Rossini was once asked, “What are the three things that a singer most needs?” He answered, “Voice, voice, and voice.” I thought of this when hearing about Ernesto Zedillo, the president of Mexico from 1994 to 2000. He was asked, “What are the three things that Mexico most needs?” He answered, “The rule of law, the rule of law, and the rule of law.”
I’ve done a piece called “Reporting under the Gun: The lives of Mexican journalists.” Mexico is the most dangerous place in the world in which to be a journalist (outside of certain war zones, primarily Syria). And yet, many journalists there persist. Despite the dangers, despite the kidnappings, despite the murders. Why? Why do they do it?
“Because we like it,” said Javier Garza, with a chuckle. He is a veteran journalist with a lot of nerve, a lot of courage. Also, no country can be a functioning democracy without a free and fearless press. Mexican journalists face two opponents, intertwined: governmental authorities and drug gangs.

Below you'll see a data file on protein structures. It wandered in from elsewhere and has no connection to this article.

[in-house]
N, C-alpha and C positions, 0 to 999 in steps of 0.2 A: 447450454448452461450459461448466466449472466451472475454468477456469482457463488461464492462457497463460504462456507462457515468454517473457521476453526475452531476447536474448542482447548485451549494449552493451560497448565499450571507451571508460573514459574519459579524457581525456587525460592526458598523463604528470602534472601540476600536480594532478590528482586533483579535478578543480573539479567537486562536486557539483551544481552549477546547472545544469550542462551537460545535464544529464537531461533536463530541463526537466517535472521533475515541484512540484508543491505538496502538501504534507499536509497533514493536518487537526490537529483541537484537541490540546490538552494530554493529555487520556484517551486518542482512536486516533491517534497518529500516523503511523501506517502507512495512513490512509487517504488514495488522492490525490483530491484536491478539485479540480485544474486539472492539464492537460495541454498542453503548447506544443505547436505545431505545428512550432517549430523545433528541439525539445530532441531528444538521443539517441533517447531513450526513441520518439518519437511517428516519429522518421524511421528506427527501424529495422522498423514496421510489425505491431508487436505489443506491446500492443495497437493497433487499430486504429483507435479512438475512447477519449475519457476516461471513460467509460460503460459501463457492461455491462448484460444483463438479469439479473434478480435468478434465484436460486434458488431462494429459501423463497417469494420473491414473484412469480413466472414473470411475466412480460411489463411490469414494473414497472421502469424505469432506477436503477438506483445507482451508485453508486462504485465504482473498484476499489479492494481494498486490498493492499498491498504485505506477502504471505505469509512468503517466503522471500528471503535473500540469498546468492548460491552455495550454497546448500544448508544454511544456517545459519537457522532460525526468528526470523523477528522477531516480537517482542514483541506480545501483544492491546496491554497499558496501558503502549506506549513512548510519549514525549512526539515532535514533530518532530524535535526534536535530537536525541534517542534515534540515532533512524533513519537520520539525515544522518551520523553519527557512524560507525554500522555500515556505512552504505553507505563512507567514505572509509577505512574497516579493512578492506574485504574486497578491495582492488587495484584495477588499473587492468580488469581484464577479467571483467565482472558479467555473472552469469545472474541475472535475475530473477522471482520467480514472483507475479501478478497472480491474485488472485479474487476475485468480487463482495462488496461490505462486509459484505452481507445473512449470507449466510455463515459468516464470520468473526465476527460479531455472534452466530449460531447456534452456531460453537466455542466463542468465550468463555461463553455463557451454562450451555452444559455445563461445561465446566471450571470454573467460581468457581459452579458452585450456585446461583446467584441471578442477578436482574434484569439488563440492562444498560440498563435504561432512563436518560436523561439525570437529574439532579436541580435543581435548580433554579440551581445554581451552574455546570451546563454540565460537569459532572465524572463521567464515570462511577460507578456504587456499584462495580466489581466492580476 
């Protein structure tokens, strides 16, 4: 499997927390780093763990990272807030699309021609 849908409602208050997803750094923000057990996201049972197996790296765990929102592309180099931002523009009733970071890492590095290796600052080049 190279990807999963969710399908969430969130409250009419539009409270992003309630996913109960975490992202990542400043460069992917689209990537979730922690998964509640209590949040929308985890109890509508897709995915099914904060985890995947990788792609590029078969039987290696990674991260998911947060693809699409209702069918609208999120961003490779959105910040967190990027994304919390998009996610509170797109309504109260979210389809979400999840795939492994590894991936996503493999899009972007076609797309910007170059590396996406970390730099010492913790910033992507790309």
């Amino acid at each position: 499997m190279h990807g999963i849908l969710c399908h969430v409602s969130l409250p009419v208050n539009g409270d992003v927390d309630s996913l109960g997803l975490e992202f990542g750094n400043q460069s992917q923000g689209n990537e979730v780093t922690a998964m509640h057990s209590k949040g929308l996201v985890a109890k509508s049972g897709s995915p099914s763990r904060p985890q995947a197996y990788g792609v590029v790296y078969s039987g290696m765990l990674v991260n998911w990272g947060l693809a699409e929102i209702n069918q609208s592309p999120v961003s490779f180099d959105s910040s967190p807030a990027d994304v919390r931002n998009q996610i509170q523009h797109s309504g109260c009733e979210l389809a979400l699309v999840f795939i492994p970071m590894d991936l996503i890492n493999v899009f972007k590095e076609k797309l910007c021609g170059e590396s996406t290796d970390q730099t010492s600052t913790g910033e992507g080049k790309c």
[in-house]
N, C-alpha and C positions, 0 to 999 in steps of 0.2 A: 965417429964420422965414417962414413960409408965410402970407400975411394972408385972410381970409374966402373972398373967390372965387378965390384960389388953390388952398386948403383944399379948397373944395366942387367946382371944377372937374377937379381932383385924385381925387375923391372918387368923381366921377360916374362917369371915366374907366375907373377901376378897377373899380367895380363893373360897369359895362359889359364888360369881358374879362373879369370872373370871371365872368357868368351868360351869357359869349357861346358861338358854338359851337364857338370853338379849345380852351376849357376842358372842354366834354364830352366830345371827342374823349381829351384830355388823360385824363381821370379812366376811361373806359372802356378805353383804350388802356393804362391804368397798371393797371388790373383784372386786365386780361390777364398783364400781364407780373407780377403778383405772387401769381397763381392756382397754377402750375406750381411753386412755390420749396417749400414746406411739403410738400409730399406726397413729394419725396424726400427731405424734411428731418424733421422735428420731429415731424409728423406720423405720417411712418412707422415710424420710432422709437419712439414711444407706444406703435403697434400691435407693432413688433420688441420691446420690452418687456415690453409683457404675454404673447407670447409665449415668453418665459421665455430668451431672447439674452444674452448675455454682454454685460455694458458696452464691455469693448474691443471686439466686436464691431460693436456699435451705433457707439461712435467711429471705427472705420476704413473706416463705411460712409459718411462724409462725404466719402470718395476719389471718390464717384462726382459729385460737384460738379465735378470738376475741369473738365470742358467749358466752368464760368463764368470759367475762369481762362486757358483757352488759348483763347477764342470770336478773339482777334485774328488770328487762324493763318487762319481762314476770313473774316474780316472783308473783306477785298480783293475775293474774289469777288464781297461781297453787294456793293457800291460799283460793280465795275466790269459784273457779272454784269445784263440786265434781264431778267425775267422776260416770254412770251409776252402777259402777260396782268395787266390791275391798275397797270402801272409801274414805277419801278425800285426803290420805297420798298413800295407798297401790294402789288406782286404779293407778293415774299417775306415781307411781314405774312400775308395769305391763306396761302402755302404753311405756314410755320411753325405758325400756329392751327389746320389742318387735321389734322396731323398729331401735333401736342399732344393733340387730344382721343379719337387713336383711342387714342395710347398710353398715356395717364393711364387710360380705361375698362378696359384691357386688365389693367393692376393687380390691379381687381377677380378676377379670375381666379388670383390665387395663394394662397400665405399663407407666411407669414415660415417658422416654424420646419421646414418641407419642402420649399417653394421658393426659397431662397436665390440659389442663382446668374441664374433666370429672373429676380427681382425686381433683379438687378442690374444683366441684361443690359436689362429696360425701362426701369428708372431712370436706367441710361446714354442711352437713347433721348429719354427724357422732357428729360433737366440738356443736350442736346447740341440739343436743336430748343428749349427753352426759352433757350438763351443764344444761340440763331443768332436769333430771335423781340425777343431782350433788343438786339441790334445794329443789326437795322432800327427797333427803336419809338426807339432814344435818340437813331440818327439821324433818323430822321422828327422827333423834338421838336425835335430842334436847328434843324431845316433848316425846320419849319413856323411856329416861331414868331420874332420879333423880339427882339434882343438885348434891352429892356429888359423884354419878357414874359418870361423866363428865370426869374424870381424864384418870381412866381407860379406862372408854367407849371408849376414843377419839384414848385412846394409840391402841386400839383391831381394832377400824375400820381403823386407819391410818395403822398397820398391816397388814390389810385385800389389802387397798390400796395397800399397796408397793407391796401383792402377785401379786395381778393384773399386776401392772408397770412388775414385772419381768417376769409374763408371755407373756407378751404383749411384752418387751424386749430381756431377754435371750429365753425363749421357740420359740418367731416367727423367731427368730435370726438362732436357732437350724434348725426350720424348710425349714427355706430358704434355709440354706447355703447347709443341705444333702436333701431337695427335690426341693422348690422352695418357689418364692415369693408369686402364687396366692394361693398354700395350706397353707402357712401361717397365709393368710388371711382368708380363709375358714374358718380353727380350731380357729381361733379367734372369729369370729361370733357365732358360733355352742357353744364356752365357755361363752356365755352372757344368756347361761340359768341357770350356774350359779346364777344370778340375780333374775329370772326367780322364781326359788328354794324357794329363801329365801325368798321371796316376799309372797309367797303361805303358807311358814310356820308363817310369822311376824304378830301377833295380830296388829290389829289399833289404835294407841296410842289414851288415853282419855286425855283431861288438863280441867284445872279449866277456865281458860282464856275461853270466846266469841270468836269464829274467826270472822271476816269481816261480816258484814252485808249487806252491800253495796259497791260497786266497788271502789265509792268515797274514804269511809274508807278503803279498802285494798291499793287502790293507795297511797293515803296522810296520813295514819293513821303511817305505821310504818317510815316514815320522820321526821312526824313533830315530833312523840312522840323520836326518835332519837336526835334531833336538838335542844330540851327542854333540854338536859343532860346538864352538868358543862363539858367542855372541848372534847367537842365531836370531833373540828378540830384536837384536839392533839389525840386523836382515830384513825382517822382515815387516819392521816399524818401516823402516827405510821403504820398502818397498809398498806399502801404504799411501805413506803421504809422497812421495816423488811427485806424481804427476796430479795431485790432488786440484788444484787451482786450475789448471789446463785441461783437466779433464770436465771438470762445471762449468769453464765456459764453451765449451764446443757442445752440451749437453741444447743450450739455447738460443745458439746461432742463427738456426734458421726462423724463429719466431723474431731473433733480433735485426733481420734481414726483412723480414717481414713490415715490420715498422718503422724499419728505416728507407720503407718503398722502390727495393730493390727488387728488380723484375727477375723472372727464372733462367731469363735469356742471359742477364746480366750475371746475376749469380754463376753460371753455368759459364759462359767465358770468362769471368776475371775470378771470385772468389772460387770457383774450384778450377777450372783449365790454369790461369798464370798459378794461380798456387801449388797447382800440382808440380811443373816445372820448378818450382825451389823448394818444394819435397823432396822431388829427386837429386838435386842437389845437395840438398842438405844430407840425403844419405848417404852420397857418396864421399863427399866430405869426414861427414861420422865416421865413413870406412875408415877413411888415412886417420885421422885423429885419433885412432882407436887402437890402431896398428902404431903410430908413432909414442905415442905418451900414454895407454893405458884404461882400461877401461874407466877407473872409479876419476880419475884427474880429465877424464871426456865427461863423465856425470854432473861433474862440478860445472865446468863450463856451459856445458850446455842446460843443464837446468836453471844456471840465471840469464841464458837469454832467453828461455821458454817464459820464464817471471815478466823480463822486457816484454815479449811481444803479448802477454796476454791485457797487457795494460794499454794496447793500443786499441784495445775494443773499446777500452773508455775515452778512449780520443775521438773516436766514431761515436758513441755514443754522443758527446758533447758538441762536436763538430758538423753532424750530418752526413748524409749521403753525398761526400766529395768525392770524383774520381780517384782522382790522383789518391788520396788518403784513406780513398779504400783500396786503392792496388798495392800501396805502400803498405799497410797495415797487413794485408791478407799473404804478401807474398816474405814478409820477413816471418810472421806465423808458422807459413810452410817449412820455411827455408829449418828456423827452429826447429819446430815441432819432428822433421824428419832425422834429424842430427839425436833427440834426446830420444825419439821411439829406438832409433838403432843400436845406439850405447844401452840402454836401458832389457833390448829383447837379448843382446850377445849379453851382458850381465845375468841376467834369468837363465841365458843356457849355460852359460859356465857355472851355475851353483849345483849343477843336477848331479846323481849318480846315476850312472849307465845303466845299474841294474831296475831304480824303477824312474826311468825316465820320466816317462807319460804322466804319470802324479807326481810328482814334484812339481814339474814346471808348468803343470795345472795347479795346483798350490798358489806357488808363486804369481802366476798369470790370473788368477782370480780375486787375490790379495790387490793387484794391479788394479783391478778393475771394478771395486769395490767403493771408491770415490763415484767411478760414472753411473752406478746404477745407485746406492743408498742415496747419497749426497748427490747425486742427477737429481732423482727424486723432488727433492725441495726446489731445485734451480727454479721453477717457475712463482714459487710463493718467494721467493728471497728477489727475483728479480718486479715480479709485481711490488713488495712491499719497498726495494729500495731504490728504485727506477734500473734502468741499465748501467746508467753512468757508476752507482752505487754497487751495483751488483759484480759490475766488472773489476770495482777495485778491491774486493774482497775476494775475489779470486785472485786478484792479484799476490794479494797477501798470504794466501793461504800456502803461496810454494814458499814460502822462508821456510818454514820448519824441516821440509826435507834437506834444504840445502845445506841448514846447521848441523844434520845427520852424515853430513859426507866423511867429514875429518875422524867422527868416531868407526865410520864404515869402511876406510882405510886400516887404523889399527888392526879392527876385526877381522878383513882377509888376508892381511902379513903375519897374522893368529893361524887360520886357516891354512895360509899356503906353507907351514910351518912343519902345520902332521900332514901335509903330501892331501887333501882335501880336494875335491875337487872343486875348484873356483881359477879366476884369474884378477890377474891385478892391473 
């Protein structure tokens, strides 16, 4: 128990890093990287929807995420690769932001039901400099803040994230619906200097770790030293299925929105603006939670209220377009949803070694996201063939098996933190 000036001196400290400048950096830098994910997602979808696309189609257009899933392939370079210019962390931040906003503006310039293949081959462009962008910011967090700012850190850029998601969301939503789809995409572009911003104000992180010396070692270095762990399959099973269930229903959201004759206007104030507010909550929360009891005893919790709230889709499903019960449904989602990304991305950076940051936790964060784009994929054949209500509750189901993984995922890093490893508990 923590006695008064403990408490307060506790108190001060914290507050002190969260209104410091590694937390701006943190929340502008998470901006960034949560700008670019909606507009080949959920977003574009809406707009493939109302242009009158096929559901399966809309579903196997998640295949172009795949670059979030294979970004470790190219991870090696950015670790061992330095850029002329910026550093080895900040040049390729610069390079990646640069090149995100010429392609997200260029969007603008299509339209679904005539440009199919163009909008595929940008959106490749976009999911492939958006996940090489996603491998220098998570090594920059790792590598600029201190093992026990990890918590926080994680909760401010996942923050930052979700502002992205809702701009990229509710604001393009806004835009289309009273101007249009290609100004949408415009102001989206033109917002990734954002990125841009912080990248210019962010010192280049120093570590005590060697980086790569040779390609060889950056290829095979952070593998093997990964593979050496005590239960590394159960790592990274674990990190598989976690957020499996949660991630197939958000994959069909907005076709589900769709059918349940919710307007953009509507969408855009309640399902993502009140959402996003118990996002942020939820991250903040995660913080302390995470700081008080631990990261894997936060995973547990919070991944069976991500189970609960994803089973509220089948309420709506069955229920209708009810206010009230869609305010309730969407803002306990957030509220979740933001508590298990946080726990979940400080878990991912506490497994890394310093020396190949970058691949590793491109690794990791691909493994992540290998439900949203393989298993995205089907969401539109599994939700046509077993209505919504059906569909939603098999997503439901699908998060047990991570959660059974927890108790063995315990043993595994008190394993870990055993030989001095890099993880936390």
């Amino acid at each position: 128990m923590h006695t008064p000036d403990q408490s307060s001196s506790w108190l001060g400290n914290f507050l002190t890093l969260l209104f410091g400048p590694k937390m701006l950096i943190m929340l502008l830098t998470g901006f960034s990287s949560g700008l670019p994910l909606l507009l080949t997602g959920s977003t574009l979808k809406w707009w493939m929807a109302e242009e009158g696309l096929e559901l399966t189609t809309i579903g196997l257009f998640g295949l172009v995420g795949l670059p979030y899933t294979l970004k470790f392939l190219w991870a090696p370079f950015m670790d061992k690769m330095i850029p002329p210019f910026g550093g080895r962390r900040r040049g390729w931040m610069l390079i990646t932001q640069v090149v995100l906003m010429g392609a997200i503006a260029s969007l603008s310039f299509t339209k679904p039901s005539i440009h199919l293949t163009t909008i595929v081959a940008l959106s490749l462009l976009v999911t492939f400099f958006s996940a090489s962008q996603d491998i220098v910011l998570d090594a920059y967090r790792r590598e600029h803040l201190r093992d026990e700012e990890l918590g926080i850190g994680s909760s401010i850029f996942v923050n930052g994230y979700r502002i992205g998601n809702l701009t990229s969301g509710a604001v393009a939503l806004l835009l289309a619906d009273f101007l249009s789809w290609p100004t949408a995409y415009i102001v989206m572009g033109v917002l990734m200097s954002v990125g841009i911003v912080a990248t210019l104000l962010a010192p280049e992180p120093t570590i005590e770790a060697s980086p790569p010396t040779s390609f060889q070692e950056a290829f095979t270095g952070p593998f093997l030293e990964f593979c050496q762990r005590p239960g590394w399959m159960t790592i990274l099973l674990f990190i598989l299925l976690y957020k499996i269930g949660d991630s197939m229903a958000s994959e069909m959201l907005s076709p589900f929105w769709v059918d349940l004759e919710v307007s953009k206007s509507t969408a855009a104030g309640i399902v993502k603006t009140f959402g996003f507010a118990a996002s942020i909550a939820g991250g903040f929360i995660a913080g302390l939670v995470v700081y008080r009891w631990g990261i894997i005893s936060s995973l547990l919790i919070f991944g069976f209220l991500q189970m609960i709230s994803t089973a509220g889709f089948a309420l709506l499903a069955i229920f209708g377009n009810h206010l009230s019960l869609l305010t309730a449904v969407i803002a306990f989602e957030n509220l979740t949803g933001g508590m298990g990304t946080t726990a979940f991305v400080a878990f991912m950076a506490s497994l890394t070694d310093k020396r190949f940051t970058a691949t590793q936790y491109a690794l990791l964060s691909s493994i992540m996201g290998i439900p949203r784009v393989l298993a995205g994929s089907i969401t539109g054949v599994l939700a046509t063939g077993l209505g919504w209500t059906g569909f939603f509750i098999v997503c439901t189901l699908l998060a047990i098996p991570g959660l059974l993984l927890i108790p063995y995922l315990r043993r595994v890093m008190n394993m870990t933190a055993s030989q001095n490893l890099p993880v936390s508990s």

I think of the problems that we American journalists run into. Mean tweets? Nasty “comments”? Inadequate unionization? Insufficient TV time? Anyway, they are nothing compared with what others confront.
I think that a lot of us take for granted what we come in and do every day — I know I do. But the more you acquaint yourself with the world, the more you realize how rare freedom of expression is. My Mexican colleagues remind me: Don’t take it for granted.